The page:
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When it comes to adding mobile NY sports betting, Gural finds himself squarely in the middle of the debate.
Gural told Legal Sports Report this week that he is not pushing for mobile betting to be included in the rules issued by the New York State Gaming Commission. He admits, though, that he might have more of a sense of urgency to have mobile were he not already dipping his long straw from New Jersey into New York City to drink the state’s milkshake, Daniel Plainview-style.
“I’m conflicted because I own the Meadowlands and benefit in New Jersey by New York not having sports wagering other than upstate,” said Gural, who owns Tioga Downs Casino Resort in New York and Meadowlands Racetrack in New Jersey. “It would be a bigger issue if I didn’t own the Meadowlands.”
In 2013, the NY state legislature authorized, and voters approved, a constitutional amendment allowing for sports betting at four new upstate casinos pending a change in federal law. That change occurred last year when the Supreme Court struck down PASPA.
Last week, the state gaming commission issued preliminary rules and regulations for the casinos to offer sports betting, but did not include mobile or online wagering.
There is a 60-day comment period before the rules can be finalized. Sen. Joseph P. Addabbo Jr. and Assemblyman Gary Pretlow, who chair their respective chambers’ racing and gaming committees, intend to fight for the inclusion of mobile betting during that time.
The legislators argue that as long as servers are located at the casinos and people register for online accounts in person, it shouldn’t matter that bets are placed remotely.
However, representatives of Gov. Andrew Cuomo believe mobile wagering is an expansion of gambling that requires a constitutional amendment, which would be a three-year process. That does not concern Gural at this point:
“It doesn’t matter what I think, it’s what the governor thinks. But my own opinion, based on the legal opinions that I’ve ready from smart people, is that it’s where the server is that’s considered where the bet is being made, so it shouldn’t need a constitutional amendment. That’s how it works in New Jersey, so I don’t know why it wouldn’t be the same in New York.”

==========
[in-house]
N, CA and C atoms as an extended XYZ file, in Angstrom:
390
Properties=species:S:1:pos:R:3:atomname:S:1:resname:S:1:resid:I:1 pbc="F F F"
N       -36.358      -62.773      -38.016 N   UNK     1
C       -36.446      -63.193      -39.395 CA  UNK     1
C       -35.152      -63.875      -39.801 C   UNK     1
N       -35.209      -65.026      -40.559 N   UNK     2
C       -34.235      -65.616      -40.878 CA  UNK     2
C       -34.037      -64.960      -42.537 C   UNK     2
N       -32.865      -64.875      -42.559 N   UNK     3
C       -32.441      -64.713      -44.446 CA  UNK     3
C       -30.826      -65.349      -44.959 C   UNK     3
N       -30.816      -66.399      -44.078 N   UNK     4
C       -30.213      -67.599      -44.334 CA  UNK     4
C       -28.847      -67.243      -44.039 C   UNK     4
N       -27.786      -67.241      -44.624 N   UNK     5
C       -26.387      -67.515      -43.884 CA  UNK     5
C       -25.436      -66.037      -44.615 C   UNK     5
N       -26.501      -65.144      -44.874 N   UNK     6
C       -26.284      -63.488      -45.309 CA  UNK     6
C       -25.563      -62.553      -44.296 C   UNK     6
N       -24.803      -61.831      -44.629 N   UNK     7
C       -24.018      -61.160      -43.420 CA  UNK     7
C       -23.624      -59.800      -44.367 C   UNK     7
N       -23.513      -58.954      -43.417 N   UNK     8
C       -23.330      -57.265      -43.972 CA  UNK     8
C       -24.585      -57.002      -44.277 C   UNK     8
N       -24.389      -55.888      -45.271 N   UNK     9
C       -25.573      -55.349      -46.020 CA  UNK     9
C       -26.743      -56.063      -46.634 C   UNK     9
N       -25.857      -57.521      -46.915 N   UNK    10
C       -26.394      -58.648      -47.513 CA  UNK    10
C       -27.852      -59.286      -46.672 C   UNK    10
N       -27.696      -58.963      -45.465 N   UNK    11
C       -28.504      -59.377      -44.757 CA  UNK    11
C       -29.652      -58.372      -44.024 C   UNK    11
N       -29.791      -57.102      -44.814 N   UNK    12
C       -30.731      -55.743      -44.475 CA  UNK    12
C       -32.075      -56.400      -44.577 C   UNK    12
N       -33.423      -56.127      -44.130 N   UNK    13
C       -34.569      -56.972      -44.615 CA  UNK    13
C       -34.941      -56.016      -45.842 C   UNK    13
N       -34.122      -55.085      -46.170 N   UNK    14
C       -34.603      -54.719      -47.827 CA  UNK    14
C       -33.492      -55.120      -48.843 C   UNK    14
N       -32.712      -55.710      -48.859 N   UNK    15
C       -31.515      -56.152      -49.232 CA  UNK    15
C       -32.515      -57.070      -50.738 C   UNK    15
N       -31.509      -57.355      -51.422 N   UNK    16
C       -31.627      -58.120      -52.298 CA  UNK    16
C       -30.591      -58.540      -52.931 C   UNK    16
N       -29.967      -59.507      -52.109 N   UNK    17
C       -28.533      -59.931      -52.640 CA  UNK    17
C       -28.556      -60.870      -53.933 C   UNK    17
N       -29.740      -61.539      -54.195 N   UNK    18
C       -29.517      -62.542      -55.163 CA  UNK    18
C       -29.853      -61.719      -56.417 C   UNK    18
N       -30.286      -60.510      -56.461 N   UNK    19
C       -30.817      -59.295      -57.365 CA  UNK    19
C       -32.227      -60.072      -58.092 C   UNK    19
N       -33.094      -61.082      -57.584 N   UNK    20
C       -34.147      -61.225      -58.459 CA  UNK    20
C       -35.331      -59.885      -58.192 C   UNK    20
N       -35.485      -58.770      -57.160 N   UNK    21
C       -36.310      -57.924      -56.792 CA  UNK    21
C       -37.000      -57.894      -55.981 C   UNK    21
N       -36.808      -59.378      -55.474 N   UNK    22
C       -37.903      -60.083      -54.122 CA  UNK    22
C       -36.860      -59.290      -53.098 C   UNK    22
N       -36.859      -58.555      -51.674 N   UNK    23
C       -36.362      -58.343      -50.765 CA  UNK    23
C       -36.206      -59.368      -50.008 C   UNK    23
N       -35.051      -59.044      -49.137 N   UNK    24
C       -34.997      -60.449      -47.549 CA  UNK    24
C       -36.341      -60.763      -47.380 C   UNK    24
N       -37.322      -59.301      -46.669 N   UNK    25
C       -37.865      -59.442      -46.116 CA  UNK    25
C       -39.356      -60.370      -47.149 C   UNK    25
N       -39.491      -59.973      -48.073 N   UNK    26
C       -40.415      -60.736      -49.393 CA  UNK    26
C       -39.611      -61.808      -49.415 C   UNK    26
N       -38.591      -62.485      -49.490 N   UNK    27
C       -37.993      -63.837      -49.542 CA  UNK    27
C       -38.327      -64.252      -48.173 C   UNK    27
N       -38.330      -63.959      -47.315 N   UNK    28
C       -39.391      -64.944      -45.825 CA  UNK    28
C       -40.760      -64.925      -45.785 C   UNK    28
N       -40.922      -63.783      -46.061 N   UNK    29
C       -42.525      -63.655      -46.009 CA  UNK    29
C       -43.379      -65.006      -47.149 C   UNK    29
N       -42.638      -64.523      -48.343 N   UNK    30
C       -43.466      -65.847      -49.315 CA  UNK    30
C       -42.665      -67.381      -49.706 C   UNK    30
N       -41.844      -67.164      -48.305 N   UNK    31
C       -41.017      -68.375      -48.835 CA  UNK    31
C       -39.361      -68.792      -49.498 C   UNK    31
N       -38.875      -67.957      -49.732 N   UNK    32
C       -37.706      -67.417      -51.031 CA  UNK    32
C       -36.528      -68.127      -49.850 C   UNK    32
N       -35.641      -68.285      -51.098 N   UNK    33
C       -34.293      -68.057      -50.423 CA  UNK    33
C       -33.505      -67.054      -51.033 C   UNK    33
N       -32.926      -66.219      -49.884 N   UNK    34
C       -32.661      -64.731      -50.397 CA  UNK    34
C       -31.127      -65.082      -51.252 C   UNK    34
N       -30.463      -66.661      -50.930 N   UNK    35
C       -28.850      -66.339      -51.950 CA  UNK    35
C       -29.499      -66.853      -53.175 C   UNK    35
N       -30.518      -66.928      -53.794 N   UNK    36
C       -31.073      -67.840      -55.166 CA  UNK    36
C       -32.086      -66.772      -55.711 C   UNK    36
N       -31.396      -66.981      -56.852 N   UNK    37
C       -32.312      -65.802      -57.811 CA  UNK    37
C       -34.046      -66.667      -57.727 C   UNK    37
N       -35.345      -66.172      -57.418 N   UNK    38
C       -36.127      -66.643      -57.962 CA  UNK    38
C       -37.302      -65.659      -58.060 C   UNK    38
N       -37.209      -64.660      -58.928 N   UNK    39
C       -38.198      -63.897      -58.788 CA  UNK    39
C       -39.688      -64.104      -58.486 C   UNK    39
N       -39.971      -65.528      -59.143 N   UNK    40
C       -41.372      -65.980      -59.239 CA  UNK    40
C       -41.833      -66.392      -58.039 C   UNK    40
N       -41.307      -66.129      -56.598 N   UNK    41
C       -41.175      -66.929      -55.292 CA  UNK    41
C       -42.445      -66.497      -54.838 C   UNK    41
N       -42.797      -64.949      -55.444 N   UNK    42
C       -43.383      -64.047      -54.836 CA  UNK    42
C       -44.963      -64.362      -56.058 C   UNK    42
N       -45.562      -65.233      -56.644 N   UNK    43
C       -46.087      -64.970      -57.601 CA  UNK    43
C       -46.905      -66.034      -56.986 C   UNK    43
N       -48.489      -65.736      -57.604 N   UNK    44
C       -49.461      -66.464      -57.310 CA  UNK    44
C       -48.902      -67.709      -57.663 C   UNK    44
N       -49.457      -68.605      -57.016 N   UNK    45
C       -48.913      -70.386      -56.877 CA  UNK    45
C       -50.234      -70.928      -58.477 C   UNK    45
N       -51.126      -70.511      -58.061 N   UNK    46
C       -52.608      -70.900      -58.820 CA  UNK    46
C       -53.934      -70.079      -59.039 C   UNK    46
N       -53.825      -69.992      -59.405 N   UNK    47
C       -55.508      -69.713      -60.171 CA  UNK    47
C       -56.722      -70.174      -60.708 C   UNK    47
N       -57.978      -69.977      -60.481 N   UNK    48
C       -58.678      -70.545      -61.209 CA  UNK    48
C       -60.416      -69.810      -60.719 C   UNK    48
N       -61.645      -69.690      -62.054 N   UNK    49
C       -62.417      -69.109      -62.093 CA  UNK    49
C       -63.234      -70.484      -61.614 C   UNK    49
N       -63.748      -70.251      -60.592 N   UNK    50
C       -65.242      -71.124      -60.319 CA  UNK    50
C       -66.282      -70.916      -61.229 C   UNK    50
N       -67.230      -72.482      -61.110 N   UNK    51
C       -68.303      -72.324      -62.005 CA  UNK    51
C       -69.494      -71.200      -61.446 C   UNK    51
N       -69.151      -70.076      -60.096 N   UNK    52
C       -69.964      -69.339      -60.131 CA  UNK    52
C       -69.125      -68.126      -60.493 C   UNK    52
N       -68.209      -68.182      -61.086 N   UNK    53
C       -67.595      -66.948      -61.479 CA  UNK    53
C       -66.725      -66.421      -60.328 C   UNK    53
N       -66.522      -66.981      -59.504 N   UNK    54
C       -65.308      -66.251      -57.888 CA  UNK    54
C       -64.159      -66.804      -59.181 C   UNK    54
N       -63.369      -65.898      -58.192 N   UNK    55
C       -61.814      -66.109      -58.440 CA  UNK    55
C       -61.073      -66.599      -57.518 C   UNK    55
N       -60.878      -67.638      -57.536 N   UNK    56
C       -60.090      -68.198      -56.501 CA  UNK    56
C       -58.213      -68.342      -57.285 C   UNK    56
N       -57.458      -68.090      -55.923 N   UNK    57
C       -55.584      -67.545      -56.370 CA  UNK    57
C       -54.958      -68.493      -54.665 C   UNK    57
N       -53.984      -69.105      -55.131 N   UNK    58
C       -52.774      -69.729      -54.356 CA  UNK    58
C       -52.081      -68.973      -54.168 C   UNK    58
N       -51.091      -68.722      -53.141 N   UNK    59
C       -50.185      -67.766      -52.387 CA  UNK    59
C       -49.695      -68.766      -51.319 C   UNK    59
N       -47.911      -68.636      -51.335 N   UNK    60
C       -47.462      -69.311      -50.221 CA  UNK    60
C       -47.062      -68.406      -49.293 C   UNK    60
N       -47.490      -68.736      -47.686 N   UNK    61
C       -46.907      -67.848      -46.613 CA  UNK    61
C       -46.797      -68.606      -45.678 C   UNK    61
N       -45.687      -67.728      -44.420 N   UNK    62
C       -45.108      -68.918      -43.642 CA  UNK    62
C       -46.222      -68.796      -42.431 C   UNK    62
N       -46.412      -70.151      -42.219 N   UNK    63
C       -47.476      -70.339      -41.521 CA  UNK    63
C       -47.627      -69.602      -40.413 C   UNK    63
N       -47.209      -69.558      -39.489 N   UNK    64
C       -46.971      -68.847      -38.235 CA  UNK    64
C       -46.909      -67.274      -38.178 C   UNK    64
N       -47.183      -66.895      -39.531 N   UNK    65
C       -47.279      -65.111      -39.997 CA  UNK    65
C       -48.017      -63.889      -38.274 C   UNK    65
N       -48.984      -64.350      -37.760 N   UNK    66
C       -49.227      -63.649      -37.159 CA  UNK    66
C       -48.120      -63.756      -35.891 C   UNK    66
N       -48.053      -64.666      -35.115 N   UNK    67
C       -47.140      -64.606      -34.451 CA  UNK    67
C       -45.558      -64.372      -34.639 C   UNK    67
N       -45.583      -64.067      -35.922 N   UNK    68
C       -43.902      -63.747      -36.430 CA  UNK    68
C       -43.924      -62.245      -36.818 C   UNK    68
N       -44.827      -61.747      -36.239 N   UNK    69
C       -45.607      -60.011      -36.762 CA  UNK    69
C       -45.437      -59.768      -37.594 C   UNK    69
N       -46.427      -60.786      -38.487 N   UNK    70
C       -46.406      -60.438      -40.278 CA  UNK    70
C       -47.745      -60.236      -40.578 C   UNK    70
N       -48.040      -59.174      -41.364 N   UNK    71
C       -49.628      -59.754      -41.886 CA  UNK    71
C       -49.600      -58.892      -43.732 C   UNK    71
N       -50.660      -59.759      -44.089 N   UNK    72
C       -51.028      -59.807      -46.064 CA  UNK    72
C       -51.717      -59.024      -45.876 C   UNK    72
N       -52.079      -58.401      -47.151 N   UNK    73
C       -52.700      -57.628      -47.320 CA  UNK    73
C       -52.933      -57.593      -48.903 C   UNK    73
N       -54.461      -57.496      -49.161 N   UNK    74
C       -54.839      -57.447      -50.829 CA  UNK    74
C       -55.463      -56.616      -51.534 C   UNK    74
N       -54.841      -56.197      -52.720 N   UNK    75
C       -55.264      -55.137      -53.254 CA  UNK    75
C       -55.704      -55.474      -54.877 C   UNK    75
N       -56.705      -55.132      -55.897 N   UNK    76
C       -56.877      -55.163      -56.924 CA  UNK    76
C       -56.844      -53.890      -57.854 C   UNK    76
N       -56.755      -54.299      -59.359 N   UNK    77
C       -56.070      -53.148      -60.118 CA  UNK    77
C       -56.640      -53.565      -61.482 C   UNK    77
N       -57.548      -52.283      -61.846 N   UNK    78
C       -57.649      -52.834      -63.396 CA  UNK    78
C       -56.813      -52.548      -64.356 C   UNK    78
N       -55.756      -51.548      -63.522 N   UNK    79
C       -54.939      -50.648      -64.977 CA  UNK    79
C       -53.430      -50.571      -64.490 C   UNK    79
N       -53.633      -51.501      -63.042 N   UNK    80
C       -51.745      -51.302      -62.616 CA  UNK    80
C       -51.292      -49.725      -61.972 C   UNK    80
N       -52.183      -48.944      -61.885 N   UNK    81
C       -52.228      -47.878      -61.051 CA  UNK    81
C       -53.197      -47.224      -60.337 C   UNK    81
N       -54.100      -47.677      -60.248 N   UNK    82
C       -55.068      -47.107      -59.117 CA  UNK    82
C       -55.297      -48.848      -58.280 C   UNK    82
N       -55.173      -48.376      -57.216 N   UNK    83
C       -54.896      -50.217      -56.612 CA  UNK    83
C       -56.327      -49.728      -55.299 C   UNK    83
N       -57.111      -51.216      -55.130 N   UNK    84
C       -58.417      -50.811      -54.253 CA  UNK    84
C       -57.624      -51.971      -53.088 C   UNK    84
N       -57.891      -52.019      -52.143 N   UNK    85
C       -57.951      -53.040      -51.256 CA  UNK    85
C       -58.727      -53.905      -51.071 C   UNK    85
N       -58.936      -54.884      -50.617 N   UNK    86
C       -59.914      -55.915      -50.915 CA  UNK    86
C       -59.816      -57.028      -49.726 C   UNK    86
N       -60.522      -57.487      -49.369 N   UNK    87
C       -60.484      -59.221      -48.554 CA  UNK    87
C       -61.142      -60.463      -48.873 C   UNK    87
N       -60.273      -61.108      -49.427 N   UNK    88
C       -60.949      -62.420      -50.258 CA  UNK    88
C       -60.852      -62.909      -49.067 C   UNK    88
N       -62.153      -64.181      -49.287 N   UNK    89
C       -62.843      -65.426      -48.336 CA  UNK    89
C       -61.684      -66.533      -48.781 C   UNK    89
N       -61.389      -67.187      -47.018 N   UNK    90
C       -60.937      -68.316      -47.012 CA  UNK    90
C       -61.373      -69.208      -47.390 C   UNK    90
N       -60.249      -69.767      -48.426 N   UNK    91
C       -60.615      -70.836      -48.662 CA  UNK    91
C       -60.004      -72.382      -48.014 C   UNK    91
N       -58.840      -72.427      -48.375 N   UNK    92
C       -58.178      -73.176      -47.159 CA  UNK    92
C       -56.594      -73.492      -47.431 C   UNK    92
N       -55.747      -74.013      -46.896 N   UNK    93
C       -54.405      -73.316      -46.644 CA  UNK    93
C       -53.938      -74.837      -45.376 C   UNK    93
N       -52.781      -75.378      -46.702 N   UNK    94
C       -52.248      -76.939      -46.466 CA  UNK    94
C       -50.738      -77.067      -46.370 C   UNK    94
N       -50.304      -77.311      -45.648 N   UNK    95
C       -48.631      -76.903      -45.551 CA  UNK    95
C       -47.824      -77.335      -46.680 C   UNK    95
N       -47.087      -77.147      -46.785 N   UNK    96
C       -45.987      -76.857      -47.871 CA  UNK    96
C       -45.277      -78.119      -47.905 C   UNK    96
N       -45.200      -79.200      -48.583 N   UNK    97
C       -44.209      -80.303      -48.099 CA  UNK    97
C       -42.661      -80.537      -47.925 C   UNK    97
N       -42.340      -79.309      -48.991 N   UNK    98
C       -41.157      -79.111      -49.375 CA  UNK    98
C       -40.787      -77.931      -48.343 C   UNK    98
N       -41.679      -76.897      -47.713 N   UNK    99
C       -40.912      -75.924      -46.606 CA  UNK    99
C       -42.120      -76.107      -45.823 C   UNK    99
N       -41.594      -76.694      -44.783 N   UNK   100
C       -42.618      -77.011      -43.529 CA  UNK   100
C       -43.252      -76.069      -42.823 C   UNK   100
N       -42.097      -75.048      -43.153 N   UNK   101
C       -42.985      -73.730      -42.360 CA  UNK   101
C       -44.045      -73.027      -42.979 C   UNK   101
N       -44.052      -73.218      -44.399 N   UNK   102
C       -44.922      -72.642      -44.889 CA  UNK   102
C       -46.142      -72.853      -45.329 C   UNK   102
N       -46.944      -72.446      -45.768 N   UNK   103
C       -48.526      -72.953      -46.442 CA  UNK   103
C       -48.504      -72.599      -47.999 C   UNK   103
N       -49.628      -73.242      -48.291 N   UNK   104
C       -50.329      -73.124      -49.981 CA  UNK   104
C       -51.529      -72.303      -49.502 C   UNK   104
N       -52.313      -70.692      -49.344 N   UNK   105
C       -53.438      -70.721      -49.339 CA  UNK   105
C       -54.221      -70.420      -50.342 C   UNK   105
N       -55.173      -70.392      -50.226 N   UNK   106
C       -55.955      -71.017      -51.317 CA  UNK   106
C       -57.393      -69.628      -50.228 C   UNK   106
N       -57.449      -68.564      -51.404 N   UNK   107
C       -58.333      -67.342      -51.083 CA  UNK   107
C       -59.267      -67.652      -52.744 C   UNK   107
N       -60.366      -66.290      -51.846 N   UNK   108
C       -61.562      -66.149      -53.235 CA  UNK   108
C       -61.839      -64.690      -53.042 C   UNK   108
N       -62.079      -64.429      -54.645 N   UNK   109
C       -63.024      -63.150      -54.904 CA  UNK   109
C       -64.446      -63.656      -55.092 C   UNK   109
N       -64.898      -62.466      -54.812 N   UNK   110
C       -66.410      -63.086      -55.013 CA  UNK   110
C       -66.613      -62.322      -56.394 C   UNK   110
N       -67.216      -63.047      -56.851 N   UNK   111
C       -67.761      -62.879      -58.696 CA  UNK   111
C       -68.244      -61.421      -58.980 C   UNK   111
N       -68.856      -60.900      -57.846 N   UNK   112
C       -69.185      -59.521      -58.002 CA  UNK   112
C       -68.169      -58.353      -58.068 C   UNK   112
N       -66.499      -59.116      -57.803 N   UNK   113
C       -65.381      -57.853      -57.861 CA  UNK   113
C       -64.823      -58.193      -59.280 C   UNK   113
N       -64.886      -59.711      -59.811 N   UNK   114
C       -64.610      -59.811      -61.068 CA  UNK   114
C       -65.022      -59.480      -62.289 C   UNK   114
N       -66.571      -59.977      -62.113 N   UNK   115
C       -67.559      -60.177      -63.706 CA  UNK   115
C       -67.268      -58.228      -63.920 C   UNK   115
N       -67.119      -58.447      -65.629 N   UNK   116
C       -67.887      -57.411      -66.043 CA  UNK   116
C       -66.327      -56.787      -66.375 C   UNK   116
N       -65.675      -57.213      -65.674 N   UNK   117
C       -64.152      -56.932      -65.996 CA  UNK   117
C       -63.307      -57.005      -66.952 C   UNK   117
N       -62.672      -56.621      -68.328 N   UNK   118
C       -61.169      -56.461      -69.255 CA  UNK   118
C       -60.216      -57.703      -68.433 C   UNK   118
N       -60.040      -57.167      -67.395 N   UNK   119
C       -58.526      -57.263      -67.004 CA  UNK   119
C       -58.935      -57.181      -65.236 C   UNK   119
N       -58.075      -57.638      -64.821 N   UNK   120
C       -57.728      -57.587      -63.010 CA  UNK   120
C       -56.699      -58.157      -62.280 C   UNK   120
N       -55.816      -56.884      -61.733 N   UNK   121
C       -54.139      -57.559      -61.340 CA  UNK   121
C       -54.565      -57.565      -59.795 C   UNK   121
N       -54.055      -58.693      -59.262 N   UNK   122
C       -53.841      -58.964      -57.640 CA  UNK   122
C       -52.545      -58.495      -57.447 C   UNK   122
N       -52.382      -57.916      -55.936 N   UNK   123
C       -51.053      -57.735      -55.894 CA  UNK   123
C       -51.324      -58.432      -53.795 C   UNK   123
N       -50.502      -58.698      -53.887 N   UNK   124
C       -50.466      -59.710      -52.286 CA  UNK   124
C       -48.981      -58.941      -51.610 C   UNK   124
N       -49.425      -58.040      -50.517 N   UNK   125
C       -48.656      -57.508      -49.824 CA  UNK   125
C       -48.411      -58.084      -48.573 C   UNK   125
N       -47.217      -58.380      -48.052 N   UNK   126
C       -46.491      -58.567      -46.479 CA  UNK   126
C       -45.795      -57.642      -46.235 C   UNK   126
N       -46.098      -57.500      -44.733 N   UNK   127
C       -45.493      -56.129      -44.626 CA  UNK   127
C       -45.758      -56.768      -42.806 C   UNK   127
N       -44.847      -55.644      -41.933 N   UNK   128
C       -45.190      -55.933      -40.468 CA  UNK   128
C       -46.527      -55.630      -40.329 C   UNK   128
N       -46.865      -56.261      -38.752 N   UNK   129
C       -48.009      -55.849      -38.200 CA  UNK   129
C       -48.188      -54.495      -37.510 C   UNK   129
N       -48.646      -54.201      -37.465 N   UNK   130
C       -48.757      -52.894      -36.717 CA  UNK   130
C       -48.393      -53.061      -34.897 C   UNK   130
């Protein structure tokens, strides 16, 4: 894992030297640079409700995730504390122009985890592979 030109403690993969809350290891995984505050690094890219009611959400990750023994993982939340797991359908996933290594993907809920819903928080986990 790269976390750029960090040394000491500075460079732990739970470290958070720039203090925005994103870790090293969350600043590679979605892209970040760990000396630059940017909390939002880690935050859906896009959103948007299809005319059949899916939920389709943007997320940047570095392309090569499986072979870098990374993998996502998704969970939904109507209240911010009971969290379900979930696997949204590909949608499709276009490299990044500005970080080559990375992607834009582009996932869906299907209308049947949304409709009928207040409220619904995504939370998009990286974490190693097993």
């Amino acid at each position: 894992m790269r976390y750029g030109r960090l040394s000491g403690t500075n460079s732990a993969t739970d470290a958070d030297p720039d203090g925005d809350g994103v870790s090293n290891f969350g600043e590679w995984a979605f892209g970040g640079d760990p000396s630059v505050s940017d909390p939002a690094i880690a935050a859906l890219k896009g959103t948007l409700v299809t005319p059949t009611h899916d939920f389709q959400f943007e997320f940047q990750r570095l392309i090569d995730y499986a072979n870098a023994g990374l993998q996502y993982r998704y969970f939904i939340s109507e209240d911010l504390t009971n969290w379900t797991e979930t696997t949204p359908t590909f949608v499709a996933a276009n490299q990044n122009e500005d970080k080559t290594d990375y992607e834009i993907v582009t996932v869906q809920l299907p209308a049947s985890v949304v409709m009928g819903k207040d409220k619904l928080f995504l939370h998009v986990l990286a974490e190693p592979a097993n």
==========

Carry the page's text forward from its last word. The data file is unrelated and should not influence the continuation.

Gural added he does think legislation is needed to authorize online wagering, contrary to what the legislators are claiming.
“Gary and Addabbo are friends of mine and they want to be able to see people in New York City bet on sports legally in the state, which makes sense,” Gural said. “Right now my focus is really on getting the brick-and-mortar up and running and let others argue about the constitutionality issue.”
Addabbo and Pretlow don’t want to wait to get a constitutional amendment to bring online wagering to New York and continue allowing sports bettors in New York City to give revenue to New Jersey or offshore websites.
More than 8.5 million people live in the nation’s largest city and aren’t likely to drive 100 miles upstate when they want to place a bet when they can go 15 miles to the Meadowlands or just across state lines to bet in New Jersey from a mobile app.
Gural acknowledged that the Meadowlands gets four times more revenue from mobile than onsite wagering.
Even if the commission did as Pretlow and Addabbo want and allowed mobile NY sports betting with in-person signups, Gural doesn’t think it would make the intended impact on revenue.
He thinks the key to NJ success is that people don’t have to go to the Meadowlands to register.
“Clearly, most of the customers are online customers,” Gural said. “But most people will tell you that if you don’t have online signups, it won’t succeed. Asking someone who is betting illegally now to jump in a car and drive to a casino to bet legally – they’ll most likely just continue to bet illegally.”
Gural does eventually want to have mobile and online wagering for Tioga Downs, and he thinks mobile can only help the brick-and-mortar casino business.
He also argues that online wagering isn’t expanding gambling in the state, but capturing existing gambling for the state.
“There’s no arguing if people should bet online on sports,” Gural said. “There’s only arguing whether people should be able to bet online legally and have it taxed and regulated. I know in New Jersey, the head of the gaming commission said he had uncovered over 100 illegal gaming websites active in the state, so you have to assume it’s similar in New York.”
Unlike with Plainview, the oil tycoon in the movie There Will Be Blood, who drained the oil from neighboring properties, the sports betting pool in New York will remain for the state to tap into when it is ready.
However, with a projected $2.3 billion deficit, the state might want to make use of that ready revenue sooner rather than later.